During that performance, Joanne “Tigress” Rowley, Timothy “Baron” Watkins, Errol “Bally” Ballantyne, and Johnson “Johnny King” King appeared on stage to receive bouquets in an expression of her appreciation for them. She said when she asked, they were excited to come on stage and support her, and she was grateful to them.

“It was really a heartfelt and emotional piece and I really hope people understood what I was trying to say in the song. I hope they got the message.”

She believed, as a society, TT had to do some self-evaluation. She said the people of TT were failing each other because they lost the “human element,” so she encouraged people to talk to those close to them, both physically and familial, and make amends.

Originally from Guaico, Tamana, Williams-Figaro used to perform in school competitions at Coryal Secondary School, Cumuto, but her mother did not have the funds to get music recorded so she never entered the Junior Calypso Monarch.

She started performing professionally in 2010 when, just for fun, she entered the Sangre Grande Senior Calypso Monarch. Eric “Pink Panther” Taylor told her where she could get her music recorded and suggested she audition for the Cultural Ambassadors calypso tent. There she met Bullen who she had been working with ever since.

Then, one evening, the tent had a show at The Mas Camp in PoS and calypsonian Karen Eccles encouraged her to join Divas Calypso Cabaret International, which she did in 2012 and 2013. She stepped away from performing in calypso tents in 2014 as she had to deal with some personal issues as well as study for the final year of her music degree at the College of Science, Technology and Applied Arts of TT (Costaatt).

Since then, she also obtained degrees in business management with Ashworth College through UTT and accounting with Costaatt. And, at the moment, she is working on gaining a diploma in education and her certification as an accountant.

After that one year off, however, she went back to the tents, performing with Generation Next from 2015 to 2017, and with Kaiso Karavan from 2018 to present.

Williams-Figaro said she had a passion for calypso. She loved the way people tell stories through the medium and would listen to calypso from every Caribbean island that had a national competition.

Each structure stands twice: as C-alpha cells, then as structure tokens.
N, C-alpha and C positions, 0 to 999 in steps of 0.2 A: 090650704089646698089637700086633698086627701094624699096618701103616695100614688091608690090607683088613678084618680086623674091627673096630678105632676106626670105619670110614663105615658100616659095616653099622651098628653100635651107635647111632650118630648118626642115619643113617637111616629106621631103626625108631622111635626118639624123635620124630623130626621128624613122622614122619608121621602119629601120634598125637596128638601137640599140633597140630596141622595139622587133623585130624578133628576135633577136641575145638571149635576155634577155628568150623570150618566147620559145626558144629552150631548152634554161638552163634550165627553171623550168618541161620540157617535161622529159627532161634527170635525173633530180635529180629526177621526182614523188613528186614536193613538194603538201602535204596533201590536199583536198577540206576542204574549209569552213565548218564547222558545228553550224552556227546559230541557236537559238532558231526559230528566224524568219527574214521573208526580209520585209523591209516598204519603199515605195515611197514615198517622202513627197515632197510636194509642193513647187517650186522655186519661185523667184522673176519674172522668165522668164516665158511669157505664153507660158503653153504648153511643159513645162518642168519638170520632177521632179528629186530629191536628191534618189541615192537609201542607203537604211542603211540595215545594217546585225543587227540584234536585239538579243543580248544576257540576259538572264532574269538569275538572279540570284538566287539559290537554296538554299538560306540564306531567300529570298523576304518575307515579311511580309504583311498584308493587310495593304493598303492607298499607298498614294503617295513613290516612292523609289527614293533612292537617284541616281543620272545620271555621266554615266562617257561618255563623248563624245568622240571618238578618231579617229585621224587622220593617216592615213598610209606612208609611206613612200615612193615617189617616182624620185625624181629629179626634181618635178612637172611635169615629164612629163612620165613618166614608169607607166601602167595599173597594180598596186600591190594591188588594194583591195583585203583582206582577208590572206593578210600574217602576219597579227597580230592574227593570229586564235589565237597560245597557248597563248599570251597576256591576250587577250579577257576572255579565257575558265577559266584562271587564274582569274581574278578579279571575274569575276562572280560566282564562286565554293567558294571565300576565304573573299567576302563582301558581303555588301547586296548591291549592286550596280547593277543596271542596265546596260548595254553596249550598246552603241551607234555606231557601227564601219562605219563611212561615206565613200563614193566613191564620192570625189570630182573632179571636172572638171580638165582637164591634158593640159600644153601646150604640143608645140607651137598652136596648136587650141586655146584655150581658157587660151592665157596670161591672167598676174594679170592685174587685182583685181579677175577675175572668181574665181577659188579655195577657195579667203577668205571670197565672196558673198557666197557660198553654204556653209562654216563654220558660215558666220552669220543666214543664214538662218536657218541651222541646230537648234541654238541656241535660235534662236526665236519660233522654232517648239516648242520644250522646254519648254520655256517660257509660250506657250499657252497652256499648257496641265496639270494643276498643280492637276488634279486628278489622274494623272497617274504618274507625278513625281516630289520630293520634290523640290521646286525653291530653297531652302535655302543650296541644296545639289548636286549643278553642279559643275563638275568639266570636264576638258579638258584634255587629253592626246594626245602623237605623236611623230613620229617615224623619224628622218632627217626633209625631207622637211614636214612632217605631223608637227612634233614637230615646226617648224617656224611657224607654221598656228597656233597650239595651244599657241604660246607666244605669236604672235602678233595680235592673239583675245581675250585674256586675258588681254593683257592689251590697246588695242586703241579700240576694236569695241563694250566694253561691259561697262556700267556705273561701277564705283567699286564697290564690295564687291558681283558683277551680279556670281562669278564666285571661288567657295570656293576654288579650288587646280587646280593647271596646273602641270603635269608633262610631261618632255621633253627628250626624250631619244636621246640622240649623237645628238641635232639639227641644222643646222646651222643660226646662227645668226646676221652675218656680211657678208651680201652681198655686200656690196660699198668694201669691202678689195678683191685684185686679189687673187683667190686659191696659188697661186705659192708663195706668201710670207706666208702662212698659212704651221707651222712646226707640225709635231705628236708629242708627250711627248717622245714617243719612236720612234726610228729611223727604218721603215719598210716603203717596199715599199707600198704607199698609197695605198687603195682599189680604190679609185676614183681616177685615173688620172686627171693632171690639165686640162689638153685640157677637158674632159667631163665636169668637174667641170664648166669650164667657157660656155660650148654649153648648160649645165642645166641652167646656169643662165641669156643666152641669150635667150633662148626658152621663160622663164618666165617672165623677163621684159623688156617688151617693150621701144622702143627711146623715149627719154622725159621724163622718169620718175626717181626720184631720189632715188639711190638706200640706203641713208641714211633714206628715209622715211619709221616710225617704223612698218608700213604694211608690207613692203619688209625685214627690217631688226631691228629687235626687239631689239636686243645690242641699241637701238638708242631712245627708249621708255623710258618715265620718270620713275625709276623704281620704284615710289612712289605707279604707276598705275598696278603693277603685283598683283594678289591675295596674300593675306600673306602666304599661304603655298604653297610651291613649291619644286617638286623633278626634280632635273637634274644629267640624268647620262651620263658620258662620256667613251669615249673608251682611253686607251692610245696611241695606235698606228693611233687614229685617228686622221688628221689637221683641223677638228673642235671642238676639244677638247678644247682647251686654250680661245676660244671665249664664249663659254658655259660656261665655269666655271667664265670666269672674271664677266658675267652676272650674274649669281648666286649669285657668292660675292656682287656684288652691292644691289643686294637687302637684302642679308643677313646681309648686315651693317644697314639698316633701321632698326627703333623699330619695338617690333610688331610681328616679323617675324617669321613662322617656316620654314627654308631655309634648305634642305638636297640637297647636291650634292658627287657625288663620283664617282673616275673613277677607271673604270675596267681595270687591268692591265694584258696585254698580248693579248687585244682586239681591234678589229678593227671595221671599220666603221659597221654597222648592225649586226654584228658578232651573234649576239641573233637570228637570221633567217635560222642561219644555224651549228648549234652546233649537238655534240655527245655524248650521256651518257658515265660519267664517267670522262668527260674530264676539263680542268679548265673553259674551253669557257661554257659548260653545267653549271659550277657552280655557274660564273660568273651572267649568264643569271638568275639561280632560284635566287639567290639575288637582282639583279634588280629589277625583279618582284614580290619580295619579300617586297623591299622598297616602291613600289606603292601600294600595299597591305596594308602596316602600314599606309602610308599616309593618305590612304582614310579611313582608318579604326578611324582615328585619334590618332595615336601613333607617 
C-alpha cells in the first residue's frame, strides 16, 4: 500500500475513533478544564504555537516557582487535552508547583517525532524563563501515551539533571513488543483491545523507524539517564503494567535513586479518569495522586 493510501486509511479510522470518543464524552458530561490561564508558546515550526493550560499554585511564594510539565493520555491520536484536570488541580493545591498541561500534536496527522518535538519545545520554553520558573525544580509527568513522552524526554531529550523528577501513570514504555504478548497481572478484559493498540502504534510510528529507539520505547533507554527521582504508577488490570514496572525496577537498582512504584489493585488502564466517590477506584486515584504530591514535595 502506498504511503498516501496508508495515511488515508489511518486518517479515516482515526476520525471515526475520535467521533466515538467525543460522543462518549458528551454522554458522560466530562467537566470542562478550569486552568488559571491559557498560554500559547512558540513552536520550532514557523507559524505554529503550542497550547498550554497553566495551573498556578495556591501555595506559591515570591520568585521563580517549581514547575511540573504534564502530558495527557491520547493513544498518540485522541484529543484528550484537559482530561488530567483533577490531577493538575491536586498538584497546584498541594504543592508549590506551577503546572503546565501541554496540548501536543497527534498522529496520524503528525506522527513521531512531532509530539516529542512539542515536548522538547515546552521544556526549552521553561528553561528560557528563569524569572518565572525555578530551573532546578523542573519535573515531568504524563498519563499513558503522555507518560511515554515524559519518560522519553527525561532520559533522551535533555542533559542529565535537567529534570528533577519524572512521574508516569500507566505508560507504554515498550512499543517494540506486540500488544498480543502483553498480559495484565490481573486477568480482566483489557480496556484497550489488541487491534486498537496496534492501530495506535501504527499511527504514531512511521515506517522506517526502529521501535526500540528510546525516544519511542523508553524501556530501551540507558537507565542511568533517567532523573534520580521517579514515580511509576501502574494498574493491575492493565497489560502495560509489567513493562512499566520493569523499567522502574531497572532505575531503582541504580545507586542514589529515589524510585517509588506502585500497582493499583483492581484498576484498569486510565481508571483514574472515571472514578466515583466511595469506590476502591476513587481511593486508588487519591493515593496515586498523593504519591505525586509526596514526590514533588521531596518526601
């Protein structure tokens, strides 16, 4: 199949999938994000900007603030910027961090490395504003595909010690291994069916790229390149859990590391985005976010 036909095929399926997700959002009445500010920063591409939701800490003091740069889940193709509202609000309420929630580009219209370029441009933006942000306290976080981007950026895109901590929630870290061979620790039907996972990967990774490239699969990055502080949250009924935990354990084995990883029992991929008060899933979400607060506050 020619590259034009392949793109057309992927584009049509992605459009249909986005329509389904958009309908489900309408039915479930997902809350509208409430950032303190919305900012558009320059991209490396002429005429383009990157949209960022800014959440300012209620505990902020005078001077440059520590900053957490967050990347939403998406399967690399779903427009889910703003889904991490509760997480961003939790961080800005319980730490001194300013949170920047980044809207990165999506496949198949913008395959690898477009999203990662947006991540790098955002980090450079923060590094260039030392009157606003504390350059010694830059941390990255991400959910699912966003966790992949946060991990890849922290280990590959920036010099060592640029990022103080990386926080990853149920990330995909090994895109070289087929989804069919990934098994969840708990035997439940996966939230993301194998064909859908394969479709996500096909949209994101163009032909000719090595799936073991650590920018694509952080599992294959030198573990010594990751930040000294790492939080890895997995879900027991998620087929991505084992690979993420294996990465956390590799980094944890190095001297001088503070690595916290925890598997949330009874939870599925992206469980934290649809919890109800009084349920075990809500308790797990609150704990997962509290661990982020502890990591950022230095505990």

“I love calypso. Even as a little child I used to look at calypso in TV. And the first time I saw someone deliver a calypso it was Singing Sandra.

“The thing about me is that I was very quiet and calypso gave me that voice. So when I get the opportunity to go on the stage and deliver, I deliver with my everything because calypso gives me that voice. I’m able to release it all on the stage. Calypso is my addiction.”

Her other passion was teaching which she had been doing since 2009. She teaches principles of accounts and principles of business at Bishop Anstey High School East, and usually helps the students work on their calypsoes for the school competition.

She said she sees more youths getting involved in calypso each year, so she does not believe calypso is dying. However, she believes schools need to expose children to the artform and have calypso workshops that would teach them to write and perform calypso.

She said children want to get involved but they need encouragement from mature artists.

“Some of the older ones try to deter you because you could be competition. If I wasn’t strong, I would have given up on calypso long time. But because of my love for it, I continued and will continue.

“When you have older heads in your corner, who would give you a word or two of encouragement, support and guidance, it goes a long way for your confidence and your emotional well-being.”

Williams-Figaro said she plans to continue to promote herself as an entertainer as well as expand into other genres of music. With that in mind, she intends to invest her $510,000 in winnings in her music and put some aside for her children.

She thanked her husband for all his support, her mother and siblings for supporting her and caring for her seven-year-old and 16-month-old daughters when she was not able to do so. She thanked Bullen for working with her for over ten years, as well as her school, her priest for his prayers and love, her parish, her community, and everyone who voted for her during the competition.


"Calypso Monarch second-place winner celebrates elders of the artform"